Definition of the treasure to be restored to preserve the rare artefacts of England | Archeology

The government plans to change the official definition of “treasure” to include more rare and precious archaeological finds so that such artifacts can be stored for the nation rather than sold to private collectors.

Under the Treasure Act of 1996, objects are referred to as treasures if they are more than 300 years old and are found in artefacts made of gold or silver or made of precious metals.

If officially identified as treasure, such objects become the property of the crown and are available for public display by local or national museums.

But this medieval view of treasure does not cover many important discoveries of the 21st century. Metal detection has produced a large number of objects Roman Britain They do not meet the criteria as they are often made of bronze rather than precious metals.

In addition, the Department of Culture has reported that some items of national importance have been lost to the public or are at risk of being sold to private collectors.

Recent inventions include the spectacular bronze-enamel horse brooch Leasingham Horse From between the 2nd and 4th centuries AD, it was discovered this year by an inventor in Lincolnshire. Restoring the earlier designs of the Iron Age, the brooch is a rare example and of national importance, but it could not be treasured. However, thanks to the generosity of the inventor, it has been put on display Collection Museum At Lincoln.

The exceptionally rare copper-alloy Roman figure wore a battered dress, which a Byrus Britannicus, Was found near Chelmsford, Essex, and lost sight of the public. Here the government entered and imposed a deferred export license to delay its sale. The Chelmsford City Museum was later able to raise funds to purchase the statue.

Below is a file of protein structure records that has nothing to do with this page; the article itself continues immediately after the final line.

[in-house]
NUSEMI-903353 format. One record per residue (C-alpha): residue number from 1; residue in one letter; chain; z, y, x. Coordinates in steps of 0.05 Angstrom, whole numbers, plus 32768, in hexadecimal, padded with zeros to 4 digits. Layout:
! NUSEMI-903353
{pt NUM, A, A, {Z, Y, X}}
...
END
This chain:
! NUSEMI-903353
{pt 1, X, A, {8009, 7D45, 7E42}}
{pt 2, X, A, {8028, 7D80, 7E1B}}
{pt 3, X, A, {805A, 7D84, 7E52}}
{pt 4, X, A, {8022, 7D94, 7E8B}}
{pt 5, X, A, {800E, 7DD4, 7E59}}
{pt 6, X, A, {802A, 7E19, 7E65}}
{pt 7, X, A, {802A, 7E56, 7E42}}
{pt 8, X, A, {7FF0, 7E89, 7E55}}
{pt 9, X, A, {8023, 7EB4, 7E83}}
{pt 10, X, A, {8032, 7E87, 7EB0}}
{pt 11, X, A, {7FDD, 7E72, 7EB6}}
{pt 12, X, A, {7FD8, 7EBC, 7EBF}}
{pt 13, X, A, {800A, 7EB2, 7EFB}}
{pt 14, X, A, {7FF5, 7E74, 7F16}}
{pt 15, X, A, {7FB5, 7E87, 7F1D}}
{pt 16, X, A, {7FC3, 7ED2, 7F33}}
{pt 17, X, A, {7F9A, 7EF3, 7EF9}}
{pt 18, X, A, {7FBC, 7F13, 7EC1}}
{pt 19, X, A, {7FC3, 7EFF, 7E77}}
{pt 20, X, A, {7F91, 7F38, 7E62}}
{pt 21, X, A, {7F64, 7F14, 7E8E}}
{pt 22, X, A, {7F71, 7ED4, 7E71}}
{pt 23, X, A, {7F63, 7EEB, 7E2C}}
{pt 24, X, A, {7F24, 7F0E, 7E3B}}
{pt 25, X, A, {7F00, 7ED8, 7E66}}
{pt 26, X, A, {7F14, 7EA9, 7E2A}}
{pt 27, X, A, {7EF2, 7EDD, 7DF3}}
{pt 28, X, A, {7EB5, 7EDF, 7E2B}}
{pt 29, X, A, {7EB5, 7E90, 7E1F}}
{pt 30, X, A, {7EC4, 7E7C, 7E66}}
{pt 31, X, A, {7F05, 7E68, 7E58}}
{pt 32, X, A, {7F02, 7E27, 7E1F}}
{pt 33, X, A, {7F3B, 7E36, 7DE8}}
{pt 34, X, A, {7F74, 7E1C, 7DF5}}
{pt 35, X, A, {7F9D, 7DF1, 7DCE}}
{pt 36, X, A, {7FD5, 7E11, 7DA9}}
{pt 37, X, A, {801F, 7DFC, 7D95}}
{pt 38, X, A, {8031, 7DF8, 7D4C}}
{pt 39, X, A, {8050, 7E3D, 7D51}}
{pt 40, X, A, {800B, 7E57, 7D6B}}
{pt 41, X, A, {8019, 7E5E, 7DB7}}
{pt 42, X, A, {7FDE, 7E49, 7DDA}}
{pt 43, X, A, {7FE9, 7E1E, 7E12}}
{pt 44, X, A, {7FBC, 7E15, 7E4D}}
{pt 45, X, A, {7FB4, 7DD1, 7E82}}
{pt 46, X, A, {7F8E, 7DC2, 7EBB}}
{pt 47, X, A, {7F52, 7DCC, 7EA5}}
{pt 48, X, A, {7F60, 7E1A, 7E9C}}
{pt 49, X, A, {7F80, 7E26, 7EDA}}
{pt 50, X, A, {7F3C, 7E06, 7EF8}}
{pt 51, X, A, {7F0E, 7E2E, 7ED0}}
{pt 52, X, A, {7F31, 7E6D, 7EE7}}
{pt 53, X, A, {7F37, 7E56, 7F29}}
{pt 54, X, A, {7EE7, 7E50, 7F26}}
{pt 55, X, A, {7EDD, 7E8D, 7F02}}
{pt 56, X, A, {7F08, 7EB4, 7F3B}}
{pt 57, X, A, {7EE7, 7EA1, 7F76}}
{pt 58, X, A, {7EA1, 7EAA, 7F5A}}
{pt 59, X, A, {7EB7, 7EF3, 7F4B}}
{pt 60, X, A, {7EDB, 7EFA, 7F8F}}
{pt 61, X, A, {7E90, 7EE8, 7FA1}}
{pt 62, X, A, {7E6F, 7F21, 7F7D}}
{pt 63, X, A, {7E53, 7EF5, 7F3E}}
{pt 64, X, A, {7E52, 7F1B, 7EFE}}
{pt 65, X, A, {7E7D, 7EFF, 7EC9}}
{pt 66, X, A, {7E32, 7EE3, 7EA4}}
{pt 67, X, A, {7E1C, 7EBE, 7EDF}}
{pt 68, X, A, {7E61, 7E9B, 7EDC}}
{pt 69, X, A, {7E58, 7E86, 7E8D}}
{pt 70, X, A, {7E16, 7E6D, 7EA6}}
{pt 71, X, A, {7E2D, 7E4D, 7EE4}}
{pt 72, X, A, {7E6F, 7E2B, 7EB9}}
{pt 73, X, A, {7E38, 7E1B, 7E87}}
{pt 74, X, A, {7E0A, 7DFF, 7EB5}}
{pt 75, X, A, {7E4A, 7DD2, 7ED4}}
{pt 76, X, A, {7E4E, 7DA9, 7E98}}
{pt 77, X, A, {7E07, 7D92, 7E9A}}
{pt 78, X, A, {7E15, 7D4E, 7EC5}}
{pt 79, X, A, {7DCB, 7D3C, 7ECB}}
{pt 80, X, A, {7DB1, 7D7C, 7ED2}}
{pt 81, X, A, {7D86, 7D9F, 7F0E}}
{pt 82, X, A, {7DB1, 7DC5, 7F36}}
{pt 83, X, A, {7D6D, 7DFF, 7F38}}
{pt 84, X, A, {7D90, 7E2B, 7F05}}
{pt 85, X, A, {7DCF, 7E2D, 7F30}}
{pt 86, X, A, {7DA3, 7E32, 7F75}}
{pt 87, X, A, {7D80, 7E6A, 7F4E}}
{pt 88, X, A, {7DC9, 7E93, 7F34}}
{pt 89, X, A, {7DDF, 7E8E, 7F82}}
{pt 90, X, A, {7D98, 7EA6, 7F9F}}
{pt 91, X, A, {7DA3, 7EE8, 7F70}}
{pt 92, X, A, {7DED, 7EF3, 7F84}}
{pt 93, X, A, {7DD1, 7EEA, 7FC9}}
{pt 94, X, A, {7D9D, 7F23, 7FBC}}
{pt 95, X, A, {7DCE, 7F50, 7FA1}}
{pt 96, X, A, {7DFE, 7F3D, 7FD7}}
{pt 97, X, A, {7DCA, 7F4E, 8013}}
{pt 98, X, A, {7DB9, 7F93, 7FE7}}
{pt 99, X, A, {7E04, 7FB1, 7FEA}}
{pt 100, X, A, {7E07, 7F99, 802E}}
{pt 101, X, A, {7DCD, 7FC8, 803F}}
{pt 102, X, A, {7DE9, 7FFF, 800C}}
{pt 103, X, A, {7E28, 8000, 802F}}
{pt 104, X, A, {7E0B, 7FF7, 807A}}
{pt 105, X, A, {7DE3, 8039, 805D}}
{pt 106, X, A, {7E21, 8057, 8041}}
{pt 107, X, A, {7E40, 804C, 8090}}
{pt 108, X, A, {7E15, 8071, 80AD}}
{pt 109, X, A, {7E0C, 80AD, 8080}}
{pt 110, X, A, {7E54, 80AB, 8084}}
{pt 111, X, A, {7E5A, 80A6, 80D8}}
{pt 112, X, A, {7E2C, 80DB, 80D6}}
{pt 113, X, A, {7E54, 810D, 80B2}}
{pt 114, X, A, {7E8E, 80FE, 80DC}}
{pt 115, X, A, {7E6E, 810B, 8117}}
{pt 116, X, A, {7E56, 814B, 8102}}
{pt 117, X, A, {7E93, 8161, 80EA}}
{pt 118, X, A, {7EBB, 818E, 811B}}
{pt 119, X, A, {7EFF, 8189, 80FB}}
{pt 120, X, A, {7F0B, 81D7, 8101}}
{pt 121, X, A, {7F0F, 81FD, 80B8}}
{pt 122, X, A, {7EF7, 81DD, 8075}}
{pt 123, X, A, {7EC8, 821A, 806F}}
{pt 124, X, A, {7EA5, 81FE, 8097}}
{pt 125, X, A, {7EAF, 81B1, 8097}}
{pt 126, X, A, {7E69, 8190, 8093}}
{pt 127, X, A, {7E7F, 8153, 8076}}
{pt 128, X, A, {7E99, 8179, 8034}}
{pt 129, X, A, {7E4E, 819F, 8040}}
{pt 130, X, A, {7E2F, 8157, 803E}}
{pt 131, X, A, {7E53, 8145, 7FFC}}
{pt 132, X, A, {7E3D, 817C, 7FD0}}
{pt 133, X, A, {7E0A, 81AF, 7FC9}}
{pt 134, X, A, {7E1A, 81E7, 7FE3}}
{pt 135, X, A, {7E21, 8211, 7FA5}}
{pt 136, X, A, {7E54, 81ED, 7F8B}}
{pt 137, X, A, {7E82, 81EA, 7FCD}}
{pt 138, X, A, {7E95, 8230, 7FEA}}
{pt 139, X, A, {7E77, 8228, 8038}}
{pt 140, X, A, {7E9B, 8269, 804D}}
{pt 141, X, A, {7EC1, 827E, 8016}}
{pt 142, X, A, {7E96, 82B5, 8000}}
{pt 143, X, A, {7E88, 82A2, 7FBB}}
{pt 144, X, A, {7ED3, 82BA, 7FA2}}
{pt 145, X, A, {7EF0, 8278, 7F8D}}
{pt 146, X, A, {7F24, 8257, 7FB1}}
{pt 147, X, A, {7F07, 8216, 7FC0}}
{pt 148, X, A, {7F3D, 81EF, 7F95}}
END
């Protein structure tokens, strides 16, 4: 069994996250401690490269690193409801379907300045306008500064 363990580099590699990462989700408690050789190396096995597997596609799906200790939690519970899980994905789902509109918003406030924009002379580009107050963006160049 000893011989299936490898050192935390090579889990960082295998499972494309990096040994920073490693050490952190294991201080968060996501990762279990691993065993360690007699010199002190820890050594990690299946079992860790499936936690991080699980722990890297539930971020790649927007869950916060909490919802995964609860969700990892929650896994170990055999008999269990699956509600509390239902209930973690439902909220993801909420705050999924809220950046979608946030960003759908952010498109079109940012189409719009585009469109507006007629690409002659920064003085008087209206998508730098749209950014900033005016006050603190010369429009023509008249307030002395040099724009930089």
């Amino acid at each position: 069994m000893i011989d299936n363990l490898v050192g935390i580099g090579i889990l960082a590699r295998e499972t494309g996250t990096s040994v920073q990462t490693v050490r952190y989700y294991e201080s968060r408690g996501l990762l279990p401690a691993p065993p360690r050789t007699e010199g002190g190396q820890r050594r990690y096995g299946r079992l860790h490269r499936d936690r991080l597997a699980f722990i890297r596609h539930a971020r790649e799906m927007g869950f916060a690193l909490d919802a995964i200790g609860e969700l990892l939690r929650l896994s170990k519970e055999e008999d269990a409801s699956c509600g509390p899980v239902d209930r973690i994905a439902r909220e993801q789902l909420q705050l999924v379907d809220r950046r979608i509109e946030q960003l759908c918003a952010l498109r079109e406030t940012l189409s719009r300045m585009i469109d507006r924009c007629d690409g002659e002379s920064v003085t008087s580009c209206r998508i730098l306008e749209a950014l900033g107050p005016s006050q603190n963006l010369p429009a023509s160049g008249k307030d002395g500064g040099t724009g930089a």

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Plans for a new definition of treasure, whether historically or culturally significant, are intended to ensure that significant discoveries can be commissioned regardless of their material properties.

Announcing the plans, Culture Minister Carolyn Dinaj said: “The search for buried treasures by emerging inventors has become more popular than ever, and many antique artefacts now see daylight in the museum’s collection. However, it is necessary to pursue plans to preserve our precious history and make it easier for everyone to follow the treasure process. ”

Inventors, landowners, museums and members of the public were invited to participate in the consultation process that led to the government’s proposals. Discoverers, archaeologists, museums, academies and curators will have the opportunity to contribute to the new definition. Plans to streamline the treasure process will also be introduced.

Metal discovery is a popular hobby. In 2017, 96% of the discoveries that were declared treasure were discovered through metal detection.

These projects were welcomed by the British Museum. “We look forward to working with you [culture department] It continues its work to reform the treasure law to preserve our shared heritage and promote better practice among inventors, ”said Michael Lewis, its small archeology and treasure chief.

Roger Plant, chairman of the Treasure Appraisal Committee, welcomed the announcement, saying further work was needed to redefine the treasure “to ensure that the most important discoveries are preserved.”

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